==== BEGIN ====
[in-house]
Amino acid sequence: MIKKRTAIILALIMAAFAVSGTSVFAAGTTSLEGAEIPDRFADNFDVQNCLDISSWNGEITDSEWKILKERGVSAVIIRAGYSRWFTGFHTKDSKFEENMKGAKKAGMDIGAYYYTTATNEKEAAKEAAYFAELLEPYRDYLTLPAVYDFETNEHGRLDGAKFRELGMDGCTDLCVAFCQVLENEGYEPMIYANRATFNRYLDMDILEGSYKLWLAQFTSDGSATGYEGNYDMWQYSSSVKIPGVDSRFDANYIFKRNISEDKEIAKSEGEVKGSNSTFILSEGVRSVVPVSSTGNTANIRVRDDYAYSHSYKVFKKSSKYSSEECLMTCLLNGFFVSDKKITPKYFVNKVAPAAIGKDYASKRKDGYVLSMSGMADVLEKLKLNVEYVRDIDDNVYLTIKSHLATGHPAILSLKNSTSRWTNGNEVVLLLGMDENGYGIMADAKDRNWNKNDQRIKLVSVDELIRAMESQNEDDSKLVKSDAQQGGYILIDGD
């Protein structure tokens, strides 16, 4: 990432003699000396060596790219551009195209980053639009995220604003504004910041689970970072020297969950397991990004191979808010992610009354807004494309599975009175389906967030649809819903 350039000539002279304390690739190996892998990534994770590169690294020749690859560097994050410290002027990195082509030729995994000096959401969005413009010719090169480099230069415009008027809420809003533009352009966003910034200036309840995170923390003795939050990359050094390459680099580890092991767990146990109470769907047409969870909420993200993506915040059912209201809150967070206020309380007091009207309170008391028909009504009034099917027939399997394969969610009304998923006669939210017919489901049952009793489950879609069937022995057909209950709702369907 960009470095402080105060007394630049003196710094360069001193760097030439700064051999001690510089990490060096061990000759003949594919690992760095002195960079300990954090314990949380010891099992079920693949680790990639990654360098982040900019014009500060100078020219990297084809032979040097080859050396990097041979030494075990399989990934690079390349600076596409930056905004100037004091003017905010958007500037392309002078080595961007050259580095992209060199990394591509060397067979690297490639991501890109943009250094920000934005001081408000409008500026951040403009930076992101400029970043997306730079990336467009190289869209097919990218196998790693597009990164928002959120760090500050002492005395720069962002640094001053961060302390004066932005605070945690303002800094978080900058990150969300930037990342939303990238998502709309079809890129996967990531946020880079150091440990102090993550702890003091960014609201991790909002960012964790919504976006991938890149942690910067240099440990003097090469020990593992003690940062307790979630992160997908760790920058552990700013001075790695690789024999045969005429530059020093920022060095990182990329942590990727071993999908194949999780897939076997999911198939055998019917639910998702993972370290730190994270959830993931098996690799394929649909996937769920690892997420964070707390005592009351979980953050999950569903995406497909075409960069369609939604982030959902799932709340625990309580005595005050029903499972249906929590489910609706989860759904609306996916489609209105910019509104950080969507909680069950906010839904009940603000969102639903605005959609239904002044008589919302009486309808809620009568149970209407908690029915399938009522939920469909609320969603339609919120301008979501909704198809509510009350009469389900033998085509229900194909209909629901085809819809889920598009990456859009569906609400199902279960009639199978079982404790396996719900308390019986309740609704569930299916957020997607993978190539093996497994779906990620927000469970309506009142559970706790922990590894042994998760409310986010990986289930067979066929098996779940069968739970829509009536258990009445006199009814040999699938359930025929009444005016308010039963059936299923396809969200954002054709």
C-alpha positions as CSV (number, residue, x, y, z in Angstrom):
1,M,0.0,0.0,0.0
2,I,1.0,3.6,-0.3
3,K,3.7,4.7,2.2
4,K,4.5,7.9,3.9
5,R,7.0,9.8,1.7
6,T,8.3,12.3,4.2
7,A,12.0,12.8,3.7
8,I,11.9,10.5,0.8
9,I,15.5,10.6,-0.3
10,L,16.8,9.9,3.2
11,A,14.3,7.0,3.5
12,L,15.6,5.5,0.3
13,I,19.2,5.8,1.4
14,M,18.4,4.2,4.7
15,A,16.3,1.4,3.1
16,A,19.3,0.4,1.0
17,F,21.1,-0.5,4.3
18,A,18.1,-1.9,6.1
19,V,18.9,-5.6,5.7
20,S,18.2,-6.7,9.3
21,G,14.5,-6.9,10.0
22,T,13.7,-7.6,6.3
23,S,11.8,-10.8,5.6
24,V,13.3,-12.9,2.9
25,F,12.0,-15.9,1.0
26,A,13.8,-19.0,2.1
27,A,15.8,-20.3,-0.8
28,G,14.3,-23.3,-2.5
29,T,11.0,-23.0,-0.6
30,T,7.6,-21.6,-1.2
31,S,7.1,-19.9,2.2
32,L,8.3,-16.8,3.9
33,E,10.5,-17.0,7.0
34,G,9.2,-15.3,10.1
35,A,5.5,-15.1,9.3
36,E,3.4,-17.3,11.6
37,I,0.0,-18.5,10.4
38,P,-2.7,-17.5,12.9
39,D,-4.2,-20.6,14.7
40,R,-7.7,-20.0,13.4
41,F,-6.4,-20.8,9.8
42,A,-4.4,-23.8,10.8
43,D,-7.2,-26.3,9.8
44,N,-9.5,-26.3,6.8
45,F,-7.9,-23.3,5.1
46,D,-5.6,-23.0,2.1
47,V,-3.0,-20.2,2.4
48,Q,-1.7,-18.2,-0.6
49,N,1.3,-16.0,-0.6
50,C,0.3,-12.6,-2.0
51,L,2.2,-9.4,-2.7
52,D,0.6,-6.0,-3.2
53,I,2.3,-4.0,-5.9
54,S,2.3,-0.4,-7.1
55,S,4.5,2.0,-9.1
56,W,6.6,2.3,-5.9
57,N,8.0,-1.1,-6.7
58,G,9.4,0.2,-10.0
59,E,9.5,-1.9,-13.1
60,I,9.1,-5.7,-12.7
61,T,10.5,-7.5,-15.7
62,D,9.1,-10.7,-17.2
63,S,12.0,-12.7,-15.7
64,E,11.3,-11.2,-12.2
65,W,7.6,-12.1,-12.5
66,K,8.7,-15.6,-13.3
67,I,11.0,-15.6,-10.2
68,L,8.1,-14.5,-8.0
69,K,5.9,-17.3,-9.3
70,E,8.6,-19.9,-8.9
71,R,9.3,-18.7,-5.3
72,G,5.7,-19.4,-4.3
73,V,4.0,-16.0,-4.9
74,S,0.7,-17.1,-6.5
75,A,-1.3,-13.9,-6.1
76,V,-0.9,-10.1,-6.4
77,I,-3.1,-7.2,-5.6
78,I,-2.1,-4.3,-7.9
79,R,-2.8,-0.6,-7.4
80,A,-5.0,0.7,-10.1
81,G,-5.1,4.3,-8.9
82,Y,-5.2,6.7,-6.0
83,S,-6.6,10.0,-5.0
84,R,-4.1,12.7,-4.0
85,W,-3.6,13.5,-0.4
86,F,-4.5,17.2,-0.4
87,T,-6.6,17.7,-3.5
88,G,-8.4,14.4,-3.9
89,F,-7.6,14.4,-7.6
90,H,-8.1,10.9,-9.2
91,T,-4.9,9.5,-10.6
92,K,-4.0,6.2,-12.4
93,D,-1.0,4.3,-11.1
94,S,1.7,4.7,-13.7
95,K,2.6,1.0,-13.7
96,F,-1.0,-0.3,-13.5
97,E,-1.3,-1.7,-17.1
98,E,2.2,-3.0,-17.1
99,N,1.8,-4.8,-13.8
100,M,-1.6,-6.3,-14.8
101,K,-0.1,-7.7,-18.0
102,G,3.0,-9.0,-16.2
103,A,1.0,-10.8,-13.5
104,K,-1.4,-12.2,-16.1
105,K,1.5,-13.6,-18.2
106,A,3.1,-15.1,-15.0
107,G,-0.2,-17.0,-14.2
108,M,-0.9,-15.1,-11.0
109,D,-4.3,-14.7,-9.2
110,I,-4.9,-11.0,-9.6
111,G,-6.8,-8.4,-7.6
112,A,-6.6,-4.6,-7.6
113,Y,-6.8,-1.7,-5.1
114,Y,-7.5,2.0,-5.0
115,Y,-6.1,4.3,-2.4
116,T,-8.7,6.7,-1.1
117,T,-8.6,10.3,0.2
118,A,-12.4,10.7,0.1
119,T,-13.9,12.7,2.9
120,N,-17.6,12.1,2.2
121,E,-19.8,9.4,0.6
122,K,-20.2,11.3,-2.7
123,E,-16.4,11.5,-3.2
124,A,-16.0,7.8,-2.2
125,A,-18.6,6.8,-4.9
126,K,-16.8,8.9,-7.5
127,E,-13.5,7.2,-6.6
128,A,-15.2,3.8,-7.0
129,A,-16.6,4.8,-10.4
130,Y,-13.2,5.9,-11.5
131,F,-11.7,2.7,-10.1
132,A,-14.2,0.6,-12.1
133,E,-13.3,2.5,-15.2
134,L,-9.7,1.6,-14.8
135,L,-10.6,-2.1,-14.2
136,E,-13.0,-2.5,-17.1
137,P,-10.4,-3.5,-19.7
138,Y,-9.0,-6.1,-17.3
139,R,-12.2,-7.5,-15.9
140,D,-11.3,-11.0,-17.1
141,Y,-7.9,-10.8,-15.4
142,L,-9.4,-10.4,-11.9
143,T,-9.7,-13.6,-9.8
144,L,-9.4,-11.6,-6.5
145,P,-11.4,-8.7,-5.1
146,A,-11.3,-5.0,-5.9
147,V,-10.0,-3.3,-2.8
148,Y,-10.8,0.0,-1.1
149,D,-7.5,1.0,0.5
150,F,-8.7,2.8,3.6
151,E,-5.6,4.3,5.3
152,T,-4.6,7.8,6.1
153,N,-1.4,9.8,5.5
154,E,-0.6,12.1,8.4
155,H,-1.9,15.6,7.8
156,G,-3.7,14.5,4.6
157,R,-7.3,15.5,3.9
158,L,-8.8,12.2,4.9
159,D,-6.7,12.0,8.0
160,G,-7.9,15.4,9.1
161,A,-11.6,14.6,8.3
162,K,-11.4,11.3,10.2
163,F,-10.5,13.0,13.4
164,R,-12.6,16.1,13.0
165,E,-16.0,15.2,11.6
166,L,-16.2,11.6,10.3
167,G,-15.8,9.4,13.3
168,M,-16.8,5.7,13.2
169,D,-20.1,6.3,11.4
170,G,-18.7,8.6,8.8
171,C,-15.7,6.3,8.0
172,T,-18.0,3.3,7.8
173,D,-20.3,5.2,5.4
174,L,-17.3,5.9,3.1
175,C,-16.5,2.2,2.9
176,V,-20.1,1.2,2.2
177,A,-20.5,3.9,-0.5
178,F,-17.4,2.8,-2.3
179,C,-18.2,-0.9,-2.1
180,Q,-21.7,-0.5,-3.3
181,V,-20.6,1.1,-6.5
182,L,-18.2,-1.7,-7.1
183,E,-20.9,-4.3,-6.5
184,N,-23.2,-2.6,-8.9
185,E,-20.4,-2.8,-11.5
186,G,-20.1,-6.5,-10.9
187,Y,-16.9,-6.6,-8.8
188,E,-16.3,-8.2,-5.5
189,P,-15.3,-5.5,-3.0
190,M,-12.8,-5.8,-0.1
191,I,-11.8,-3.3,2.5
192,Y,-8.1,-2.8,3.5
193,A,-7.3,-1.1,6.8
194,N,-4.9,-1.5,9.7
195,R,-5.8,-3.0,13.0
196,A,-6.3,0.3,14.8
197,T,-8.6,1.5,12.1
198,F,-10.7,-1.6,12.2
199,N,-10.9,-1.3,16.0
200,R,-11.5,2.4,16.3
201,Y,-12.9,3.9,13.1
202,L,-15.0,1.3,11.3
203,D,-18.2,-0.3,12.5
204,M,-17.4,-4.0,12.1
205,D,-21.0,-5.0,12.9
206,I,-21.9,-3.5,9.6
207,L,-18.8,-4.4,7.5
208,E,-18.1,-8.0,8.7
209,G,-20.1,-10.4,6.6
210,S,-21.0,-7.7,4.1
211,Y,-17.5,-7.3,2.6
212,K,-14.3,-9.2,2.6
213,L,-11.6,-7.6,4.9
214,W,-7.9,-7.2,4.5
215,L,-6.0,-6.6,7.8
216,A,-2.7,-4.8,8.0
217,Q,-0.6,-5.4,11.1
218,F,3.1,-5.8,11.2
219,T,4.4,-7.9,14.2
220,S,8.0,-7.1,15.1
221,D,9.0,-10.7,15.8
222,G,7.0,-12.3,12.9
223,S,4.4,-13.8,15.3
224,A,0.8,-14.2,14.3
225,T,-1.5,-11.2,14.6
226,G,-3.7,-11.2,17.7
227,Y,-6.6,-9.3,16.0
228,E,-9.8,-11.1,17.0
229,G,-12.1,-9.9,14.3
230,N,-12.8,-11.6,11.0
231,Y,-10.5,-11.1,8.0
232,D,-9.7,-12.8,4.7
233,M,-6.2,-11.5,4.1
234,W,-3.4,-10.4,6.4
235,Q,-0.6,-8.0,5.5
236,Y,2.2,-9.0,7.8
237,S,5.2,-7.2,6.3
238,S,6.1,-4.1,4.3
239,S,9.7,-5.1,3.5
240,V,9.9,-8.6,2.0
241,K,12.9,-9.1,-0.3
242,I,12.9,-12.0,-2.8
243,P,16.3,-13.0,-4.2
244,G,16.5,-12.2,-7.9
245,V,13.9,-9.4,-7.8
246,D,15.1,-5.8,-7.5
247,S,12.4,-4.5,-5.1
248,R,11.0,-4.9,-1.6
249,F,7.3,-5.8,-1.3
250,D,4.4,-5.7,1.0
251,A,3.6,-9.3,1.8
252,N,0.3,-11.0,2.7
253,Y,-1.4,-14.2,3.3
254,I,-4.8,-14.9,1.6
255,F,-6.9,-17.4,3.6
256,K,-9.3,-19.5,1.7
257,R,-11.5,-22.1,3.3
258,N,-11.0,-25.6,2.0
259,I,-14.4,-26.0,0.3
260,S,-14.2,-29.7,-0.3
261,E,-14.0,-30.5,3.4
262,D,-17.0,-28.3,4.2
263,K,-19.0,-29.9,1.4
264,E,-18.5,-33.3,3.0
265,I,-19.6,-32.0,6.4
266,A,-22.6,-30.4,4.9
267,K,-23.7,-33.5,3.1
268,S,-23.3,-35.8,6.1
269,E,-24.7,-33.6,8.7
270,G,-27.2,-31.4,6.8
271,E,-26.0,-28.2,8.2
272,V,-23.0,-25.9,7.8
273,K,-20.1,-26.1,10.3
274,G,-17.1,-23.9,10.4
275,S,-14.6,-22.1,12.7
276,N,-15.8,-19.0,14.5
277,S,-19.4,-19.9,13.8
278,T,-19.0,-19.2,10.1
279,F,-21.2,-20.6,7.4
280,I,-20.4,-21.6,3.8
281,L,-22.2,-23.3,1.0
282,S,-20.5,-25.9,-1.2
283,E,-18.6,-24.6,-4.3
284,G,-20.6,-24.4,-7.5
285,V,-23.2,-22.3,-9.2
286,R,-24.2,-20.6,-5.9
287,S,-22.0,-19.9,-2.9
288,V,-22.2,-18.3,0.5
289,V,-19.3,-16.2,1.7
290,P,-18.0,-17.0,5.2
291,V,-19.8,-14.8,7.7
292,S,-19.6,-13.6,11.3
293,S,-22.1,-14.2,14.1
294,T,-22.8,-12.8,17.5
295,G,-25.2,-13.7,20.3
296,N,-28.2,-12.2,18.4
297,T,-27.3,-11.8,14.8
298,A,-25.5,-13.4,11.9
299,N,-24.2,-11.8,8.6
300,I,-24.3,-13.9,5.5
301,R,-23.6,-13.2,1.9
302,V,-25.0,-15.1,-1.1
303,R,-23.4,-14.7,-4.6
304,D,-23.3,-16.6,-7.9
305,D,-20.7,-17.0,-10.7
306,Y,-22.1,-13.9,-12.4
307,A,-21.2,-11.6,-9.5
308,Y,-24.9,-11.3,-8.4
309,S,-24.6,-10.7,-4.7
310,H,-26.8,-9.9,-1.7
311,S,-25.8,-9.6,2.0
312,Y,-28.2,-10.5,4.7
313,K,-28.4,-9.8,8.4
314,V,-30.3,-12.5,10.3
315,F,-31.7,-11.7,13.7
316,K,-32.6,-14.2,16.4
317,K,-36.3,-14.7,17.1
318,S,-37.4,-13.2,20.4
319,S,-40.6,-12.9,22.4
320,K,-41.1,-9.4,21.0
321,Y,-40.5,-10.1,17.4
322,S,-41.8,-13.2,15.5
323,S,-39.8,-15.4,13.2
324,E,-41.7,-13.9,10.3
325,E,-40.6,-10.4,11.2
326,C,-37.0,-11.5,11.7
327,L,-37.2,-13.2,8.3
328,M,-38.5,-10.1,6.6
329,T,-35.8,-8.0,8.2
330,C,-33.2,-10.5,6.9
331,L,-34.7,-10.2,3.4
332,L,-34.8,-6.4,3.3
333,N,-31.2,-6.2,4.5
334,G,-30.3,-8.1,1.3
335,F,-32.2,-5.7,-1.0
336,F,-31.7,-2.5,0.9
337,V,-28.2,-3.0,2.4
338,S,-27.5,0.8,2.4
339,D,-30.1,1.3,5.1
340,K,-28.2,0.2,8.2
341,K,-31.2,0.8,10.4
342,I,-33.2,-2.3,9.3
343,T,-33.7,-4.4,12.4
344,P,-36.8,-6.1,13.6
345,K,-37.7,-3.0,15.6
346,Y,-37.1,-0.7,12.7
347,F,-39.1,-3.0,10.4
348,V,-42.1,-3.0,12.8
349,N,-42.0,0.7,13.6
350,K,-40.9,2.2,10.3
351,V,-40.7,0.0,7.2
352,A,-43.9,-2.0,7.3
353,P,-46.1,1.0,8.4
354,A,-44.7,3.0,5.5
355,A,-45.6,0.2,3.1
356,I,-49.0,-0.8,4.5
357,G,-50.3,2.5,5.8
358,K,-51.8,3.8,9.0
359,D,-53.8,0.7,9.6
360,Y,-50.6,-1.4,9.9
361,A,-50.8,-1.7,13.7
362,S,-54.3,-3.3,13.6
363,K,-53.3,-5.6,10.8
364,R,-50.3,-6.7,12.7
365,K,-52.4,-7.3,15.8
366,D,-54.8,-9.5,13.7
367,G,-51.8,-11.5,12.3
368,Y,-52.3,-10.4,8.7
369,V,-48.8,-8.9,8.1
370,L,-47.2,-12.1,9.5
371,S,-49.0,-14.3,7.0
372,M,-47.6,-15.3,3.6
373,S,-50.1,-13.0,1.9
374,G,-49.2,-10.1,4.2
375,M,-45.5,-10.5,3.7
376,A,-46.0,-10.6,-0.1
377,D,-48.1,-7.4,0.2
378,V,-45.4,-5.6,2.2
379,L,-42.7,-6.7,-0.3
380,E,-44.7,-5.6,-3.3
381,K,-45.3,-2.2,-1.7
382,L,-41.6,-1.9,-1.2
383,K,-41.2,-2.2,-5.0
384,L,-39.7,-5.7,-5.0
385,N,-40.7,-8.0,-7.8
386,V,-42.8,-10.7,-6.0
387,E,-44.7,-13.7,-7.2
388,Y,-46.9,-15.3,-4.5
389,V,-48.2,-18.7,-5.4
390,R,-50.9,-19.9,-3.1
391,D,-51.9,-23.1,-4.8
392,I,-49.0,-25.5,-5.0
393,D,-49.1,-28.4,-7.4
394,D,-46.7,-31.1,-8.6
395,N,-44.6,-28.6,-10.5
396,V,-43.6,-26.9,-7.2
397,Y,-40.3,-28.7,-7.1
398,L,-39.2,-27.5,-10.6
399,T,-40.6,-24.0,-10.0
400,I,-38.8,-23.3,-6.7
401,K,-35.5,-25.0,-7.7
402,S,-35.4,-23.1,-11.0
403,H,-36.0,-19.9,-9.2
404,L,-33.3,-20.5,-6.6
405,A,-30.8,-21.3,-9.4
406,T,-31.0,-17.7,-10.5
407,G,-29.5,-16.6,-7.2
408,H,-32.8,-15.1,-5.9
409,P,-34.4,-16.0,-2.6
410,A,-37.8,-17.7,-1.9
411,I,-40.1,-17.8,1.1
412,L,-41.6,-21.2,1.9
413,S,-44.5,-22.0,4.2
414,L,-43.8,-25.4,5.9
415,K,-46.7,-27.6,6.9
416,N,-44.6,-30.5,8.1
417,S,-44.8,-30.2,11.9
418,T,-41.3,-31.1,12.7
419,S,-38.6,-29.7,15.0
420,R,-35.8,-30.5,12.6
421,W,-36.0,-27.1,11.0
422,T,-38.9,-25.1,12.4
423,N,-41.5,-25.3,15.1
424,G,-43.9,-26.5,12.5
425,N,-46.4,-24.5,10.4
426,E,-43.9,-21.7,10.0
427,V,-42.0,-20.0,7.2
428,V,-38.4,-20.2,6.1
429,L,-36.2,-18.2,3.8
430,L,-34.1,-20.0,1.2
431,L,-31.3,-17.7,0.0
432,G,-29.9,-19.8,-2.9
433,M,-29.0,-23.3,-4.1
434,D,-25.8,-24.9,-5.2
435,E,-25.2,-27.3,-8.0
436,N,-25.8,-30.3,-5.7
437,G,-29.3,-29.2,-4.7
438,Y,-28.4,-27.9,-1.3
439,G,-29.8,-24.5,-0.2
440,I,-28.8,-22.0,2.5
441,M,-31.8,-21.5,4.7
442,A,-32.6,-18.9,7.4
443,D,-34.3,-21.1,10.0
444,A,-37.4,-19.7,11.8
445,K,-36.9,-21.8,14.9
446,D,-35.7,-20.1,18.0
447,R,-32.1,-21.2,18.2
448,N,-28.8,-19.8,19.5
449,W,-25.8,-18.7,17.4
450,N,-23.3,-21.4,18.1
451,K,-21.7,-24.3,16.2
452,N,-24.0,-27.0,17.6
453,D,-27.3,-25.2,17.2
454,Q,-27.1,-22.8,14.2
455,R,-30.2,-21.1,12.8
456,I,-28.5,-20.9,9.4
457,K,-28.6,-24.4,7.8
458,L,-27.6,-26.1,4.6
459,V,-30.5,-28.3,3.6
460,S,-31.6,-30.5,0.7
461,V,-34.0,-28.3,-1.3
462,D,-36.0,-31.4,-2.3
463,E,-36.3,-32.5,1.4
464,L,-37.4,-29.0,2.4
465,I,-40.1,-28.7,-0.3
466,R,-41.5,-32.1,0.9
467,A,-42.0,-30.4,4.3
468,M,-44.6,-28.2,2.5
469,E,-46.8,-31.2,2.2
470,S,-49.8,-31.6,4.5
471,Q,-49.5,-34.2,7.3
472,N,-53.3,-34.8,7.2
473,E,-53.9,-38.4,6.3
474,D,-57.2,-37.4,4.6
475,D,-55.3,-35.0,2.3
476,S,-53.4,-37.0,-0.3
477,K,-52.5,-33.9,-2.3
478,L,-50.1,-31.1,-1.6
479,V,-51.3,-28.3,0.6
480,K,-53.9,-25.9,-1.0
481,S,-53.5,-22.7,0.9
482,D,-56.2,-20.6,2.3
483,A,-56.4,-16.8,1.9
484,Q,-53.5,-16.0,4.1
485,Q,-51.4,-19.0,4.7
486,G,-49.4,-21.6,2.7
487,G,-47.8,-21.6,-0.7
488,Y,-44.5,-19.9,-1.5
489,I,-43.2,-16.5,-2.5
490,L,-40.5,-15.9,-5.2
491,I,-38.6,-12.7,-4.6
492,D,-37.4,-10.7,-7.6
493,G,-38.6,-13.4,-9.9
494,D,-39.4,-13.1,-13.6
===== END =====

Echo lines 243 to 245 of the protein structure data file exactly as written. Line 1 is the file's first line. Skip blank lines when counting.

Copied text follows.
239,S,9.7,-5.1,3.5
240,V,9.9,-8.6,2.0
241,K,12.9,-9.1,-0.3